It’s getting near that time again…

It’s almost the end of the year and I’ve decided this year to choose a single word to guide me through 2014. This word will have the power to nudge me in the direction of faith, and help me to let go and let God, and so set me free from all that holds me to the past.

To choose my word, I thought about what I needed, what I’m currently working on, and what I need to let go of. As always, my writing project ambitions are lined up for the coming year and January is extremely busy on that front. But I’m organised on that score… I know this because I’ve written a schedule out in my new diary to keep on track with deadlines, etc. Everything is lined up and ready to go and I’m looking forward to it.

An ongoing personal challenge in my life is my failure to combat the sadness associated with a ten year family estrangement, and this year (as last year) no reconciliation has come to fruition, so I already feel overwhelmed at the thought of carrying the heavy burden of hurt with me into 2014, and beyond.

Therefore, the word I have chosen for this exercise is ‘serene’ and to help me with this I am using the Serenity Prayer by St Francis of Assisi and a breathing exercise:


‘God grant me the serenity to accept the things I cannot change;

the courage to change the things I can;

and wisdom to know the difference.’


Or to put it another way:


‘Trust in the Lord with all your heart and lean not on your own understanding; in all your ways acknowledge him, and he will direct your paths.’ (Proverbs 3, 5-6)


Although I have carried the Serenity Prayer in my diary for several years I neglect it sometimes and cause myself a lot of unnecessary pain and anguish. I am hopeful that In 2014, I will simply say the word ‘serene’ and it will prompt me to read it – at least once a day as well as each time I begin to feel maudlin, melancholic or plain old miserable about the situation. After saying the prayer to myself, I can then breathe in the breath of God and breathe out the negativity that’s causing suffering to my soul.

I suppose it’s a sort of New Year’s resolution, which are famous for being broken, but this is one I intend to keep – for the sake of my sanity – and how wonderful it will be for God to hear my soul singing with joy in 2014 instead of lamenting in despair.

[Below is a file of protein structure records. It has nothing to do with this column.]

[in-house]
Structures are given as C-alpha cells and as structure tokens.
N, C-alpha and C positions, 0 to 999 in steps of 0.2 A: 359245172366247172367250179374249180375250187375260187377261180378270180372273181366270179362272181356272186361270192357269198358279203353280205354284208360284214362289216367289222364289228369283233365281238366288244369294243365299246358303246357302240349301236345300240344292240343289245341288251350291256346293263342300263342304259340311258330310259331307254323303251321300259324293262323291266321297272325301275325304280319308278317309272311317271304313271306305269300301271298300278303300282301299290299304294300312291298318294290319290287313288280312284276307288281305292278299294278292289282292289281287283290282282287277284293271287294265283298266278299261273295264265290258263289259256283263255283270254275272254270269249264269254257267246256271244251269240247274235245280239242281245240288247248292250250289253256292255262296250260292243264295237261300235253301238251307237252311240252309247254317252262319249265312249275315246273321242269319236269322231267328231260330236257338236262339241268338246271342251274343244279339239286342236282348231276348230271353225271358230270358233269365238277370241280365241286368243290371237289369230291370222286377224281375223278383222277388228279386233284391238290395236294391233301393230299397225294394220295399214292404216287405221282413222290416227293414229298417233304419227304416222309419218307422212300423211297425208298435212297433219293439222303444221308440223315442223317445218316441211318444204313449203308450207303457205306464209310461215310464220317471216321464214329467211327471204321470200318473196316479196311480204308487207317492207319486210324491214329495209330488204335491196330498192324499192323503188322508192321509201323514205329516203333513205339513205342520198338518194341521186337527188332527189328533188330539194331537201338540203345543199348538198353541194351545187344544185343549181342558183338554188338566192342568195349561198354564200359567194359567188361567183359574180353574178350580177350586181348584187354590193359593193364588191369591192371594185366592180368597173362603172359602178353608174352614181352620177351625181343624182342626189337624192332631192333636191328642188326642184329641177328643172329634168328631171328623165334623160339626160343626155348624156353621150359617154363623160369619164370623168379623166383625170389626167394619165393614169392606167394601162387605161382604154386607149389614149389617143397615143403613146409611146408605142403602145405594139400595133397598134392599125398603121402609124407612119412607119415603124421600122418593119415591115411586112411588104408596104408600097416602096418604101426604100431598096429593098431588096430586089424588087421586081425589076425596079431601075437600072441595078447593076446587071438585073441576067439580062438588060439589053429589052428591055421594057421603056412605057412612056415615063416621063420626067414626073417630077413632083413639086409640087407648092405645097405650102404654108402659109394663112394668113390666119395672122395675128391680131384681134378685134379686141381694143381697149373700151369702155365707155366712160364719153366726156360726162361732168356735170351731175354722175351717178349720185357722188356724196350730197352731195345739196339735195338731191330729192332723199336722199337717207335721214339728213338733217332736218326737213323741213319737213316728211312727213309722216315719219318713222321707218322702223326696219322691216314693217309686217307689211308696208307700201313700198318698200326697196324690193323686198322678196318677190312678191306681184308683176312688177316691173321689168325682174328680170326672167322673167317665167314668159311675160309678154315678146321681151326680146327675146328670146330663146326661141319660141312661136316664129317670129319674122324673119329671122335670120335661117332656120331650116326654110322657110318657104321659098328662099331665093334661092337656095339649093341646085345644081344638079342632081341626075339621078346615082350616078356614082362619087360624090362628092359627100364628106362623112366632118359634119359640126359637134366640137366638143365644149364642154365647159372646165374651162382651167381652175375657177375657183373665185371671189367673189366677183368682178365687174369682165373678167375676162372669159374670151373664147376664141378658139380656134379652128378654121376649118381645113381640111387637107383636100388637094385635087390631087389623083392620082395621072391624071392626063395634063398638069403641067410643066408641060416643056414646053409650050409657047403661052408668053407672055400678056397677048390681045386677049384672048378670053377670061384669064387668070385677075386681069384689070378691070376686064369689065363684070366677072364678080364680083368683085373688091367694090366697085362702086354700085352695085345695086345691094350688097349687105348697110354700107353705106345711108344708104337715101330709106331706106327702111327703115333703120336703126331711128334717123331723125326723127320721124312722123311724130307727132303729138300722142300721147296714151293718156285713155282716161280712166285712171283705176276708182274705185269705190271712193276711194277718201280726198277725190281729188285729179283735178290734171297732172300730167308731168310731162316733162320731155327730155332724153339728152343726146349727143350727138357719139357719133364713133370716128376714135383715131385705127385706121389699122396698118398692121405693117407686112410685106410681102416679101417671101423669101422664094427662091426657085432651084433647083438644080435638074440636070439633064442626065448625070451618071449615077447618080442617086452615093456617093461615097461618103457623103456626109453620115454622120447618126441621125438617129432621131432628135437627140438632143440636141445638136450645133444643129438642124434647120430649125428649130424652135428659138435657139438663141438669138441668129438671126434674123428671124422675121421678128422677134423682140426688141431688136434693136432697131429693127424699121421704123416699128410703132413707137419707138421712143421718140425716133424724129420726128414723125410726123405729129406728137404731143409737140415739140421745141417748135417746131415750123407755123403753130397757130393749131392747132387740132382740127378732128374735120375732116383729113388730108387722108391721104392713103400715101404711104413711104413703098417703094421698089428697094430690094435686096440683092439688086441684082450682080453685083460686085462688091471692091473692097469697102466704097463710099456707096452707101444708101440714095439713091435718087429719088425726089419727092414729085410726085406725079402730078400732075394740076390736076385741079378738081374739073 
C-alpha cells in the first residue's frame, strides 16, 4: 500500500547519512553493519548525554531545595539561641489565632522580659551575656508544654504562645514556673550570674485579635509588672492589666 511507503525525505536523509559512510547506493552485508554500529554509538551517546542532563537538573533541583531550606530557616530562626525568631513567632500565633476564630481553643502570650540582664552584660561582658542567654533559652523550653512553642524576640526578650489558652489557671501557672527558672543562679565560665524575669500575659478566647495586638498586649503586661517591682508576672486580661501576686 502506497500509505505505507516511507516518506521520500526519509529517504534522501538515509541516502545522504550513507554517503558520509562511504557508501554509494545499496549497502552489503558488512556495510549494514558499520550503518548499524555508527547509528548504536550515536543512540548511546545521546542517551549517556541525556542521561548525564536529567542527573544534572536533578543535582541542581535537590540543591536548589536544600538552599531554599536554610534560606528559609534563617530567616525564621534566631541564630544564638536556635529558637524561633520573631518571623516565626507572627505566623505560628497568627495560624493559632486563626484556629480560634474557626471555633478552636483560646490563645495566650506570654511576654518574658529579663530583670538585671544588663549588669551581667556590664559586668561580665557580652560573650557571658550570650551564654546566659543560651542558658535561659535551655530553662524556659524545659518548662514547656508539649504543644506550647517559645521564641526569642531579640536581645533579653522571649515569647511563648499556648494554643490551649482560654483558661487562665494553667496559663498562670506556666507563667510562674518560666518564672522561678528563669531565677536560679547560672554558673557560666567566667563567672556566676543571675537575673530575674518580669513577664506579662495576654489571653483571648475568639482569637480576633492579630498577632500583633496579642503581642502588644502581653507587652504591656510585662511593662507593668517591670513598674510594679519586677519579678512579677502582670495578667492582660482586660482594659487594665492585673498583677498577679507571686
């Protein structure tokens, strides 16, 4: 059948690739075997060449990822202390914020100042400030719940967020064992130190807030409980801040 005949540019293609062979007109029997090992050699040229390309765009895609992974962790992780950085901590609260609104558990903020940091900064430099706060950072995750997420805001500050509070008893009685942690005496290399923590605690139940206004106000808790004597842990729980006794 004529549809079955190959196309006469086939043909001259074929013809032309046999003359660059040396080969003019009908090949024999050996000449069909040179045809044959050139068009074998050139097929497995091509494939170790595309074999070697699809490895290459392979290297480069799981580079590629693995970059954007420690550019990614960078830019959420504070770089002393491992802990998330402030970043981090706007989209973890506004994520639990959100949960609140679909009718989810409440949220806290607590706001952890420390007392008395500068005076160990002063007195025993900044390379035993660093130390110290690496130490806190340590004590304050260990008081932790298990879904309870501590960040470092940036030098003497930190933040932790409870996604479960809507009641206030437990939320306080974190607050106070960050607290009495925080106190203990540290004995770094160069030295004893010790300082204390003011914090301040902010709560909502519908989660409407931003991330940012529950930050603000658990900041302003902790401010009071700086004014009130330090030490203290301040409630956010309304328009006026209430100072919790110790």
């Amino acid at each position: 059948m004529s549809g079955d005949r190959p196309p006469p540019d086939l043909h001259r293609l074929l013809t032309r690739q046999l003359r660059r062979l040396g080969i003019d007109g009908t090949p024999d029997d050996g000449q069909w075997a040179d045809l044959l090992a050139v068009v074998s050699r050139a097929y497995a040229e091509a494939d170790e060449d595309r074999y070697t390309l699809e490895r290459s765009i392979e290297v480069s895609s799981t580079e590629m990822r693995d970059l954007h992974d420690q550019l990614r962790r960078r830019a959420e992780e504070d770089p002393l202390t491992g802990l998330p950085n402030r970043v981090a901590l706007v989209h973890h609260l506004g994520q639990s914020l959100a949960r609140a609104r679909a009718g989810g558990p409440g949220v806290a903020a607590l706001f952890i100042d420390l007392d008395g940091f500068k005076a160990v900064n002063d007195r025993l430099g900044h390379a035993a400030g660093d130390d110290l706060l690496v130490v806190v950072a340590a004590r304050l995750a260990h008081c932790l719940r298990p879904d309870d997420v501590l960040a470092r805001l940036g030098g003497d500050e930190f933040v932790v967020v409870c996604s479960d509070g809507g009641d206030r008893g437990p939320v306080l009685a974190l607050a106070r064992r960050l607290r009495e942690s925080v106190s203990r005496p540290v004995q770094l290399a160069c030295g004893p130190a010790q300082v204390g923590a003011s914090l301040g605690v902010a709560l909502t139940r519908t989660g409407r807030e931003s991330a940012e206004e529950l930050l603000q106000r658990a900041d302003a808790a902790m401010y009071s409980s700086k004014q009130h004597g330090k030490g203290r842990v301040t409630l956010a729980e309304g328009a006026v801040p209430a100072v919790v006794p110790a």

With love and prayers to you all for a happy, healthy New Year.

Is there ever any good news?

I got to a point where I was almost ready to share a recent example of how being a Christian has changed me on the inside when the Flowers scandal erupted. It so disappointing and damaging to the church when people in powerful positions hit the headlines with their personal trash and weaknesses. Immediate judgement is cast upon the church (and Christians), as a whole, through the actions of that one person. It’s the same with any group. For example, how quick we can all be to judge homeless people as being drug users or alcoholics who, as I’ve often heard it muttered, ‘bring it on themselves’, and simply because we have seen examples of this being demonstrated by one or two homeless people. Tarred with the same brush is the cliché I’m looking for. Unfortunately, it is rare for any positive acts by Methodist Ministers, or homeless persons, to hit the headlines – because it doesn’t sell newspapers. 

If, as a people, we could read newspapers that tell of good news and glorify it in the same way as bad, we would counteract the forces of evil at work in the world to create a more positive balance; this could go a long way to knocking the devil off all our shoulders before he can get a foothold.

Oh, the example I was going to share about how being a Christian has changed me on the inside?

I found a purse outside a charity shop a couple of weeks ago. It had 6 x £1 coins and £95 in notes inside. My gut reaction was one of excitement about finding some money. A split second later I counteracted that response by asking the question, ‘what would Jesus do?’ 

There was a piece of paper tucked inside the purse with a bus pass (so it was a pensioner) with a phone number on it. I rang the number – as it had the same name on it as the bus pass – to say I was on my way to hand the purse in to the local Police station. 

The joy on the elderly couples’ faces when I walked into the station lit up the room. The lady whose purse it was gave me £10 because she was so thankful to get it back. It wasn’t necessary and I tried to return it to her, unsuccessfully. The warm glow in my heart at having turned the money in set me up for the rest of the day. Honesty really does have its own reward, though I have to say that I did enjoy spending the unexpected £10 windfall.

I’m using this incident as a small example of how I know that being a Christian has changed me from the inside because there would have been a time when I may have kept that money, especially if I’d been as skint as I was that day, but just by thinking about what Jesus would do, and knowing the answer in my heart, I couldn’t do anything else but hand it in.

I’m telling you this good news because it probably won’t hit the headlines: Jesus really has made all the difference in my life.